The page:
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  1. TopTop #1
    Shepherd's Avatar
    Shepherd
     

    The Paul Hobbs Wine Empire Strikes Back

    The Watertrough Children’s Alliance (WCA)--mainly mothers with students at schools near where yet another apple orchard is being converted into a chemical vineyard--filed a lawsuit on the afternoon of Nov. 25 against the Paul Hobbs Winery. The next day Hobbs struck back with a press release, promising he “will aggressively fight.”

    Hobbs is famous for being aggressive, fighting neighbors, and abusing land. Called “the wine industry’s bad boy,” he regularly breaks the rules and then pays paltry fines—“business as usual” for him. He plans to use toxic pesticides next to five schools with over 500 students, which would also hurt family members, teachers, staff, and neighbors. Hobbs does not follow a “good neighbor” policy.

    The lawsuit asserts that the permit issued Hobbs by Sonoma County should be subject to California Environmental Quality Act (CEQA) regulations. It contends that it poses threats to wildlife and water quality. Filed by attorney Paul Carroll, it seeks state intervention to halt the conversion.

    “Hobbs has infuriated officials, neighbors and industry peers by clear-cutting trees,” writes Jeremy Hay in “Sonoma Magazine: The Heart of Wine Country.” Hobbs previously was found guilty of violating Sonoma County’s Vineyard Erosion and Soil Control Ordinance (VESCO).

    Wine baron Hobbs travels the globe from Sebastopol to Latin America, Asia, Europe, Armenia, and elsewhere to oversee his expansive empire. He helicopters over local neighbors and disrupts their rural peace and quality of life in pursuit of his cash cow—wine. At up to $300 a bottle, only the wealthy benefit from his extractions from the Earth’s bounty.

    After buying a 48-acre apple orchard, Hobbs ripped out trees and other vegetation that held the soil in place. Then it rained. Members of WCA and the Apple Roots Group of parents and neighbors called regulators, who once again issued a Stop Work order, which halted the conversion for two months.

    Apple Roots Group organized a protest at a Hobbs wine tasting. He cancelled when some 75 people picketed outside, rather than risk exposing customers to the public outcry.

    “Hobbs utilizes sustainable practices in his vineyards,” the press release boldly asserts. Hobbs describes himself as a “steward of the land.” This is pure green-washing. If he was sustainable, he would not have had his recent conversion declared illegal because it lead to soil erosion and he would not illegally have clear-cut redwoods and other trees three previous times.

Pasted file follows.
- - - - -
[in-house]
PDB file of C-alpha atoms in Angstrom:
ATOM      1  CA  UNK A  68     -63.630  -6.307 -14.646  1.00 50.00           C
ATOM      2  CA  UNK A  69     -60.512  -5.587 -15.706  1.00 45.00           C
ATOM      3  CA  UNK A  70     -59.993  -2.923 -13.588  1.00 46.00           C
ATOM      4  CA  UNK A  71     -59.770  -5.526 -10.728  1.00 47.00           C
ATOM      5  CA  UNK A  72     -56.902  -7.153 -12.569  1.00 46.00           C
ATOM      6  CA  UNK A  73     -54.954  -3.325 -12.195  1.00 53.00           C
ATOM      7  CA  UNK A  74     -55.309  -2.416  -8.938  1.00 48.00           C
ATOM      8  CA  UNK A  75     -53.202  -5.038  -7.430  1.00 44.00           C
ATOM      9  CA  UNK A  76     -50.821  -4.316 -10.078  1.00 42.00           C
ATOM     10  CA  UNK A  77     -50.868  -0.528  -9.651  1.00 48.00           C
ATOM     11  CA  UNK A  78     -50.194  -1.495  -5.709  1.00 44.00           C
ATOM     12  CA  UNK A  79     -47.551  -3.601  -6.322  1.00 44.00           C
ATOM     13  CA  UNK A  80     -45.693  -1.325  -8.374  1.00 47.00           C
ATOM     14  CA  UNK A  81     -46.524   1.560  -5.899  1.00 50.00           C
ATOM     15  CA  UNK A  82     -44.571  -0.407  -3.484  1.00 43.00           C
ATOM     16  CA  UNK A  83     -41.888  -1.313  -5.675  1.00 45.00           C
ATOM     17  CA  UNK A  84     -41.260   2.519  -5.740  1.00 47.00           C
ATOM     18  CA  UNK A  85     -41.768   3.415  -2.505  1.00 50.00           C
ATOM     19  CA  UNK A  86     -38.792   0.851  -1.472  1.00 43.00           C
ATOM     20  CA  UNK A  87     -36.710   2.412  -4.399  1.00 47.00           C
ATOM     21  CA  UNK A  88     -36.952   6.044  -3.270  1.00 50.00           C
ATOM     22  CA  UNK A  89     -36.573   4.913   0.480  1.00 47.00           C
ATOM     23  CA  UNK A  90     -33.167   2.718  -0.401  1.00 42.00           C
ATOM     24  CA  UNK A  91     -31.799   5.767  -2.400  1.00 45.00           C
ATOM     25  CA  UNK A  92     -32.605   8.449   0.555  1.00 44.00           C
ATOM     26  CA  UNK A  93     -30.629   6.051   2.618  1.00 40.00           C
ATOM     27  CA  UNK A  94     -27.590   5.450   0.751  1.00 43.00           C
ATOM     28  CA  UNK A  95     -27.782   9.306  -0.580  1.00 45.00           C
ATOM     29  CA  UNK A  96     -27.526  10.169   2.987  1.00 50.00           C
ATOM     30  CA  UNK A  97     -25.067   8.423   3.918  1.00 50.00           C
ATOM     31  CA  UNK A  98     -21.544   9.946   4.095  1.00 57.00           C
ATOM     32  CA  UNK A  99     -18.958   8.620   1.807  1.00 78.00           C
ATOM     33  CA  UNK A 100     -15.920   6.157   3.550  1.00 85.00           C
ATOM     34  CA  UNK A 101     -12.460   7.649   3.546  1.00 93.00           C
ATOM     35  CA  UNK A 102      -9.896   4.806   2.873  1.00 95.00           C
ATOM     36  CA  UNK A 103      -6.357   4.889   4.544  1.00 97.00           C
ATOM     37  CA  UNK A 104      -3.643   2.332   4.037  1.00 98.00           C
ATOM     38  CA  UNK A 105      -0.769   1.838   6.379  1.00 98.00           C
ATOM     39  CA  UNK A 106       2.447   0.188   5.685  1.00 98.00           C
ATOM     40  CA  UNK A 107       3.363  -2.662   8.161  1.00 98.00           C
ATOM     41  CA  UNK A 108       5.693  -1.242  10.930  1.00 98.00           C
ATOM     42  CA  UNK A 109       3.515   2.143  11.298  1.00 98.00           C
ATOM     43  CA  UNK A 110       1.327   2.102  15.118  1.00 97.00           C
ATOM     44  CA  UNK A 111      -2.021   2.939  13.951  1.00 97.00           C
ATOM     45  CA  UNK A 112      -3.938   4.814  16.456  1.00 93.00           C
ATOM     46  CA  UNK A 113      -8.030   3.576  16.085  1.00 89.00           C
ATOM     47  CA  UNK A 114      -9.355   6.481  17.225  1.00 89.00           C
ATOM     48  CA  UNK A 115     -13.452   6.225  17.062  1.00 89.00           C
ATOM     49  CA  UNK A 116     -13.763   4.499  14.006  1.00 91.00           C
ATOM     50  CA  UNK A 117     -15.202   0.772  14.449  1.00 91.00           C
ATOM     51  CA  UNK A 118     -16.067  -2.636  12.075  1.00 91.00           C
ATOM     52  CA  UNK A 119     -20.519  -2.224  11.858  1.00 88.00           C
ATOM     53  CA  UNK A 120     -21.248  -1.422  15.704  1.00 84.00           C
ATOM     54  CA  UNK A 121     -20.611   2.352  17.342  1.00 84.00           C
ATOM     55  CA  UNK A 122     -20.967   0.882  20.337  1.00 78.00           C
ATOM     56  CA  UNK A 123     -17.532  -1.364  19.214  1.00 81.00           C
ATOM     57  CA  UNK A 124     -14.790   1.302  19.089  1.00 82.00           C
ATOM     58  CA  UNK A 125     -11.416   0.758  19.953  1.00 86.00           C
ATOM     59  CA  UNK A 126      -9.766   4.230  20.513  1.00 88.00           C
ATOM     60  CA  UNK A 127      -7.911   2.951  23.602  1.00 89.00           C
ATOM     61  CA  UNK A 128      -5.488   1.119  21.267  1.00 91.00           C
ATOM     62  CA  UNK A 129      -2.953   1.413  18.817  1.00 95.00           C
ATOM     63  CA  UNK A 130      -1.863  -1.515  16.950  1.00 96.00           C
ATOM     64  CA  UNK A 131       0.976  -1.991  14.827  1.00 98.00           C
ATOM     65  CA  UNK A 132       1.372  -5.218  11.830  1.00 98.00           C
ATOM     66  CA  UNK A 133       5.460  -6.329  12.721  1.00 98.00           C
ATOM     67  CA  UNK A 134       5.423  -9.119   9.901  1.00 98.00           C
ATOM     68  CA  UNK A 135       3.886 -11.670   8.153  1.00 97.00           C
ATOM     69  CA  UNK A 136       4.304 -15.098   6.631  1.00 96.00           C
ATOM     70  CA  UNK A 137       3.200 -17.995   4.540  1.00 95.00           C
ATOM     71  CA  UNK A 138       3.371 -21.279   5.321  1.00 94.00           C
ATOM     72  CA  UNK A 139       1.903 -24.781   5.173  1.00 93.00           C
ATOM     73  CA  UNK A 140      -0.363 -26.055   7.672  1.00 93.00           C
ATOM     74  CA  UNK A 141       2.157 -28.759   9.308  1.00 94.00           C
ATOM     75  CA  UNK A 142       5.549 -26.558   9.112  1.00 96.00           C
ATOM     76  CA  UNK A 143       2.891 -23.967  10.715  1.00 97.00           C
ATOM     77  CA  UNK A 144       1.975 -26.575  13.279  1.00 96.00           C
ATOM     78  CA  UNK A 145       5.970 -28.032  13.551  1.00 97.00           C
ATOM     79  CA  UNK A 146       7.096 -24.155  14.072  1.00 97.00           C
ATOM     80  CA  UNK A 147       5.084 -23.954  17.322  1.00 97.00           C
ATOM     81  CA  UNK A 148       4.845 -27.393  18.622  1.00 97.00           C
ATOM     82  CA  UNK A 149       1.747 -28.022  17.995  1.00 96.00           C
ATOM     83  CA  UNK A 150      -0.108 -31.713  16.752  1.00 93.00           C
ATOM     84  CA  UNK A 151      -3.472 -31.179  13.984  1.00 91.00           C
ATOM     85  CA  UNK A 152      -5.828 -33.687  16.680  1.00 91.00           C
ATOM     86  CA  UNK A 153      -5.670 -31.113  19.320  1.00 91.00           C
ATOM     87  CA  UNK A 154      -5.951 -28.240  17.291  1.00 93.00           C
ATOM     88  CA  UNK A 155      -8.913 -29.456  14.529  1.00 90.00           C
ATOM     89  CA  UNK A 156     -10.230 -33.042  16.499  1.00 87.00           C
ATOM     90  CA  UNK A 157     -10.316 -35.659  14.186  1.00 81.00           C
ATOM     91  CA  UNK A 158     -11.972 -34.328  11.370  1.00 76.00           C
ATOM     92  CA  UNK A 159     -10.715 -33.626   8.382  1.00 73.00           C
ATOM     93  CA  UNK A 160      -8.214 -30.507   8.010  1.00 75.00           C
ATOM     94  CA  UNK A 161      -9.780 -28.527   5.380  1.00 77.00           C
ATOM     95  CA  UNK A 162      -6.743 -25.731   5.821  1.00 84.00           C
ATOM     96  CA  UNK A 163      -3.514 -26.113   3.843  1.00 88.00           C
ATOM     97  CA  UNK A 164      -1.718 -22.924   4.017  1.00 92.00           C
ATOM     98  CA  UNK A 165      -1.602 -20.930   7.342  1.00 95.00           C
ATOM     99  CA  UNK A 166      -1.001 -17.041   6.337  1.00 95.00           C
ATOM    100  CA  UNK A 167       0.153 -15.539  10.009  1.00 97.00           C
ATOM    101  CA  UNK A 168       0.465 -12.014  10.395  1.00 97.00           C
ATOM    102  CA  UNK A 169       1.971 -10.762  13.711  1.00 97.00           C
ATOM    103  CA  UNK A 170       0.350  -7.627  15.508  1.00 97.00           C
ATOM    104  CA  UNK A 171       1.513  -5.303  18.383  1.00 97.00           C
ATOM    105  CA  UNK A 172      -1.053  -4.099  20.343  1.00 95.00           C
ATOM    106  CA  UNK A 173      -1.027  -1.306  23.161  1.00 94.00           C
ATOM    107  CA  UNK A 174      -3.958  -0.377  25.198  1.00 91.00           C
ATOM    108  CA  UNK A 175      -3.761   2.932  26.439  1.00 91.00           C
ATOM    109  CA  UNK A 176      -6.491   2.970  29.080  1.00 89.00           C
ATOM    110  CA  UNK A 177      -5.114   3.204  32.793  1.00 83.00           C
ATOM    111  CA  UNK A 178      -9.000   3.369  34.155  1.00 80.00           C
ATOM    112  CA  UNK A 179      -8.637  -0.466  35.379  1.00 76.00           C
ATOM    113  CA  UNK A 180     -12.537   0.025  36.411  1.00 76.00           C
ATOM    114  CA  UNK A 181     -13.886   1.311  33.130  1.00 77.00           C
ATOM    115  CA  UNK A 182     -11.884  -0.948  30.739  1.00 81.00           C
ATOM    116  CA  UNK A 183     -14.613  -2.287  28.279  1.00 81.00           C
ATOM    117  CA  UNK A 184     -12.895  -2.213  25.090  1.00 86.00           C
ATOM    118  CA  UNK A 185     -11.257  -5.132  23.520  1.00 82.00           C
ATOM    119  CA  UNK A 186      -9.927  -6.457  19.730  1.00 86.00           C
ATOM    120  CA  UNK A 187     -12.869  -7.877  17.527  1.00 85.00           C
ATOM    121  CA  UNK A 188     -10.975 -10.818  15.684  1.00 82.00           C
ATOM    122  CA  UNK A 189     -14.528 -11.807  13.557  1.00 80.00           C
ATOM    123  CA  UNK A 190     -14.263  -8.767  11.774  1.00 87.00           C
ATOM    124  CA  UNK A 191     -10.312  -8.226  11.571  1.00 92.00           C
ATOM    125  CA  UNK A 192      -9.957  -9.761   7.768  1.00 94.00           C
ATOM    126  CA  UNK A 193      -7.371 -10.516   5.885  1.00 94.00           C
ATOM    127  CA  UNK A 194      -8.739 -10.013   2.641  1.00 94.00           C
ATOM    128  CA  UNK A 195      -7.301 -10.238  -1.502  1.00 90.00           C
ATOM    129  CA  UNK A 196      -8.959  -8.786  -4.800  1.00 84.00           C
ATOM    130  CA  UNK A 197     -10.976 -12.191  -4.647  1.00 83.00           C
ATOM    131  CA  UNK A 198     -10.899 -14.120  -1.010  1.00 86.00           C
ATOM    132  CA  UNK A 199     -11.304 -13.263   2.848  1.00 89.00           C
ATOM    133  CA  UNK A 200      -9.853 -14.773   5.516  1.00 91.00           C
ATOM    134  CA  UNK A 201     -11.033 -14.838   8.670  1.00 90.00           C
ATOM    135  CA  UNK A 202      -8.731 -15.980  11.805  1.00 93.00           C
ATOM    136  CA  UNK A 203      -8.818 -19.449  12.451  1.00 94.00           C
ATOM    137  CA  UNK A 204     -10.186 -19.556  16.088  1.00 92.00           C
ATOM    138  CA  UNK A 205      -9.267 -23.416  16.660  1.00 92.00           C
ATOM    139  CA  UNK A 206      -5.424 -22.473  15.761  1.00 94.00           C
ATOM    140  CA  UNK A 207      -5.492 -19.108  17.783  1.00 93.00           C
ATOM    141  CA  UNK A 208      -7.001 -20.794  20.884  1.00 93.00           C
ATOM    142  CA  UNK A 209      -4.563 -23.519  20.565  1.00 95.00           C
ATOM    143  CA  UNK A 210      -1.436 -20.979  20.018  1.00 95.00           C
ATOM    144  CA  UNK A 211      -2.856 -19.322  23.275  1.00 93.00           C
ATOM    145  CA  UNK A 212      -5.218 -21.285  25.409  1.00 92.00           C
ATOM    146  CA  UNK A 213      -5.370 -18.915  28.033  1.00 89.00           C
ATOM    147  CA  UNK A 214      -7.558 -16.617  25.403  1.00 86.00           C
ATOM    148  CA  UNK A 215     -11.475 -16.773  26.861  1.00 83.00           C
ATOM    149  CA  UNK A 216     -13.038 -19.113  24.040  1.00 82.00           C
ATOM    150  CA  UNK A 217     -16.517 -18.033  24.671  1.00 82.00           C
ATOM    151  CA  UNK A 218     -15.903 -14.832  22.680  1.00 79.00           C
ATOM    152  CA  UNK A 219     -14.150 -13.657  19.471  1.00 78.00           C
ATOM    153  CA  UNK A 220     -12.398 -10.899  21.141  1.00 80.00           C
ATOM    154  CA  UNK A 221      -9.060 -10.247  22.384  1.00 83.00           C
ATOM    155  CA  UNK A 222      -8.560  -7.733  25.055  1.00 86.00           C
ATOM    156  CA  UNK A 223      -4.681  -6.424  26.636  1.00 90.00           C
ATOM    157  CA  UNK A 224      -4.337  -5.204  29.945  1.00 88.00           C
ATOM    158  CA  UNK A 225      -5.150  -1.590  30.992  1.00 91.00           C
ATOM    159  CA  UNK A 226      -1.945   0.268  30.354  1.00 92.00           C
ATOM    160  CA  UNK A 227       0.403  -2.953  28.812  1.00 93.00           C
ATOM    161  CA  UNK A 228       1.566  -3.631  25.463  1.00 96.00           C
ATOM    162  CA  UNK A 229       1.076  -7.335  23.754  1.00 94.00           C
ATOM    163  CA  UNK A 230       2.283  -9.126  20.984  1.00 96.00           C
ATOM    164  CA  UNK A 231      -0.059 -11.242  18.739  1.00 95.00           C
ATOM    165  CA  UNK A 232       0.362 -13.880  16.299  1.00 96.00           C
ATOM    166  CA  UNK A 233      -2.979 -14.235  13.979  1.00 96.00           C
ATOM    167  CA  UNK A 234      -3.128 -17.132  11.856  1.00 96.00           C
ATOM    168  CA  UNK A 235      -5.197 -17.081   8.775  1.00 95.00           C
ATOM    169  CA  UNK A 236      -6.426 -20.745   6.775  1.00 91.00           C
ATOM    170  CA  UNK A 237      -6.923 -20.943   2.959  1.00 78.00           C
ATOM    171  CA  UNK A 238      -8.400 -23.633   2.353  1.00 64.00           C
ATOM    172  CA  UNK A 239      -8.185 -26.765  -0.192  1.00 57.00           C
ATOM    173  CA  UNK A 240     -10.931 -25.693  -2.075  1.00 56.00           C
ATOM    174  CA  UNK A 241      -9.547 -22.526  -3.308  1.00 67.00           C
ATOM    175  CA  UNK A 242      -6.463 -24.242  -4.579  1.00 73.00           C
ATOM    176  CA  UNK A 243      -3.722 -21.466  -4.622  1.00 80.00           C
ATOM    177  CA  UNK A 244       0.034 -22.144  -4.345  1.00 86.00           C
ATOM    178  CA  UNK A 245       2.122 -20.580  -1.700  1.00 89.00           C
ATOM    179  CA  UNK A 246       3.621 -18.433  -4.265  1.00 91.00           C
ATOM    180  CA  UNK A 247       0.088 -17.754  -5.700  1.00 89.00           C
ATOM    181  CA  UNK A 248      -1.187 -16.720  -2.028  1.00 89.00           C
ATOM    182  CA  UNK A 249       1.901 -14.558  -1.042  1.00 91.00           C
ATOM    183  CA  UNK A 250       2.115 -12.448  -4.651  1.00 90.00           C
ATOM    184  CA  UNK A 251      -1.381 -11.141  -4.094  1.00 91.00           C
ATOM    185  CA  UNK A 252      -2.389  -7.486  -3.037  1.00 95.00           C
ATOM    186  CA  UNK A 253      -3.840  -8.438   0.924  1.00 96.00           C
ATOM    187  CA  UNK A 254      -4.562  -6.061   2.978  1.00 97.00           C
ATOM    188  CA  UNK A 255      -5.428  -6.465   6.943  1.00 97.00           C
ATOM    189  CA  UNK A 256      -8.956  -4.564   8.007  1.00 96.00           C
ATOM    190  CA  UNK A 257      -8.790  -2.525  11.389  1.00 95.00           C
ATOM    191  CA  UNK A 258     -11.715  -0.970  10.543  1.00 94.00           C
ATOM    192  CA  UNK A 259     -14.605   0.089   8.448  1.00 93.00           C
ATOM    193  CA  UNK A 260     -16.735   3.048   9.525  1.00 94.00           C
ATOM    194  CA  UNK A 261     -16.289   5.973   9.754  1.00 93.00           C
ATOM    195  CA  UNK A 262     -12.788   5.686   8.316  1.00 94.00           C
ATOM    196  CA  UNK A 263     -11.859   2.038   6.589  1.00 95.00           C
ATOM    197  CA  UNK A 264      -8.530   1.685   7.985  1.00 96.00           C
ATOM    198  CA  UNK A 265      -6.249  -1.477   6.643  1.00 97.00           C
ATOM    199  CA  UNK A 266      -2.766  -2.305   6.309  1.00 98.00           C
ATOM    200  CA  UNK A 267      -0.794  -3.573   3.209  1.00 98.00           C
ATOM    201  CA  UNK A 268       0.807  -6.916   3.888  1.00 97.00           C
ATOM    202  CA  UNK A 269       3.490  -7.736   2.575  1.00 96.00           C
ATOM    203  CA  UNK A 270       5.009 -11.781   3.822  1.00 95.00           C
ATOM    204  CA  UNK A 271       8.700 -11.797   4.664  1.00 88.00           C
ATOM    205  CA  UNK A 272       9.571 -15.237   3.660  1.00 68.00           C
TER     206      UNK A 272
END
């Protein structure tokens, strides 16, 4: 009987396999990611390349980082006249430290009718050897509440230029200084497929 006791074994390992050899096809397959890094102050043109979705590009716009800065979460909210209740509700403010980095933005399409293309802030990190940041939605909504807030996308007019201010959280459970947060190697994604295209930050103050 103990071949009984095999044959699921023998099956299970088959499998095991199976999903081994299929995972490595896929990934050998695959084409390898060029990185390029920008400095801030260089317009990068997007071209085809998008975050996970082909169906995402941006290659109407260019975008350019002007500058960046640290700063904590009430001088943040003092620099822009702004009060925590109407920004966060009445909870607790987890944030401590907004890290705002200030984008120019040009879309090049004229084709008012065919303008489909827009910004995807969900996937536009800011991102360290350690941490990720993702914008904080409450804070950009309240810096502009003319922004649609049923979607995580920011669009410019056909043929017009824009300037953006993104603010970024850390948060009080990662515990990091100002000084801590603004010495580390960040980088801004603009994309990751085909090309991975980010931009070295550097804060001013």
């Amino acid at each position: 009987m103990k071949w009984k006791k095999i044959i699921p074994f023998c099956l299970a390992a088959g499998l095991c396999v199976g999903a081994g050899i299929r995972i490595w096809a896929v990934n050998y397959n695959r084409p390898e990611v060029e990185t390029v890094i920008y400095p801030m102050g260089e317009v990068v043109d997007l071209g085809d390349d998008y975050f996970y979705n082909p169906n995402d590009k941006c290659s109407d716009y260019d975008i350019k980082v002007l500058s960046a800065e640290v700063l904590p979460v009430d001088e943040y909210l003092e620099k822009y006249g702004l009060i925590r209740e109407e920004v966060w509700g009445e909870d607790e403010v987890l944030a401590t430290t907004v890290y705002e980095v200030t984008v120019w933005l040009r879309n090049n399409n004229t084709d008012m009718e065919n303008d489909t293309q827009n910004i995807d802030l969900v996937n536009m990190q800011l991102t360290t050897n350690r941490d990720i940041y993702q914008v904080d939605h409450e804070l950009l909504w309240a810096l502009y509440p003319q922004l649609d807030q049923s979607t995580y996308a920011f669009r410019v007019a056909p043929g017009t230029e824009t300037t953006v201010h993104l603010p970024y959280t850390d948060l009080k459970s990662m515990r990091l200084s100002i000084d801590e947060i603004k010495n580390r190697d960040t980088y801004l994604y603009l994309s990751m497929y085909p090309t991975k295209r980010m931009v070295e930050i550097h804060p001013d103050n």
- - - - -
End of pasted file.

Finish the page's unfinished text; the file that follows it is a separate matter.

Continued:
Vintners have been reluctant to speak up publicly against Hobbs, but some privately call him “a jerk.” Duff Bevill, who farms about 1,000 acres of grapes, is quoted by Hay as saying that what Hobbs does “is insidious to the entire industry.” Longtime grower Saralee Kunde also points to Hobbs as an example of how not to develop a vineyard.

    Agriculture Commissioner Tony Linegar adds that Hobbs’ Watertrough actions “bring negative attention to the program we have worked so hard to build.” Former Sonoma County Winegrowers President Nick Frey has also drawn a distinction between Hobb’s and the larger grape-grower community.

    Local environmental activist Helen Shane describes Hobbs’ way of doing business as the “Whoops” method: “Do exactly as you please, mutter ‘Whoops’ when caught, pay a fine and go on to wreak havoc. Cheaper and more effective than abiding by the rules, as most other business people do.”
    “Corporations are waiting in the wings to snap up orchards and parcels of land to develop into more wine grape vineyards,” said grapegrower and neighbor Bill Shortridge. “It gives the responsible growers a bad name. The Paul Hobbses have no interest in our agriculture. They only look at the bottom line, at the expense of our eco-system, agricultural community, and health.”

    "This is a watershed moment in our hilly and hazard-prone watersheds," says geologist Jane Nielson. "The County's lax oversight of agricultural development has invited abusive agricultural development, such as Hobbs practices. It's easy to see why rural residents seek better scrutiny of permit applications."

    Hobbs actions--including the most recent press release threatening his famous aggression and “I’ll do as I please” attitude--could trigger stricter regulations for the wine industry. Some even call for a moratorium on new vineyards, contending that “enough is enough.”

    (Shepherd Bliss teaches college part-time, gardens, has contributed to two dozen books, and can be reached at [email protected].)
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  3. TopTop #2
    Dixon's Avatar
    Dixon
     

    Re: The Paul Hobbs Wine Empire Strikes Back

    When poor and middle-class people commit crimes, they commonly go to jail, or at least have to pay fines that are a big enough proportion of their "net worth" (often more than they have) to have a deterrent effect. When rich sociopaths like Hobbs commit crimes, they don't go to jail, and any fines are a fraction of the profit they're making by committing the crimes--thus no deterrent. This is one of many indications of corruption, even at the local level, and a clear indication that the myth of the USA as a classless society is just that---a myth.

    Has anyone ever asked local officials such as the County Sheriff why guys like Hobbs commit crimes regularly without ever spending a day in jail? I've gotta wonder who's getting paid off. Perhaps in some cases there's no payoff per se, but just people operating on the basis of unconscious deference to the "upper" class. I call it the slave mentality, and we've all been inculcated with it.

    Quote Posted in reply to the post by Shepherd: View Post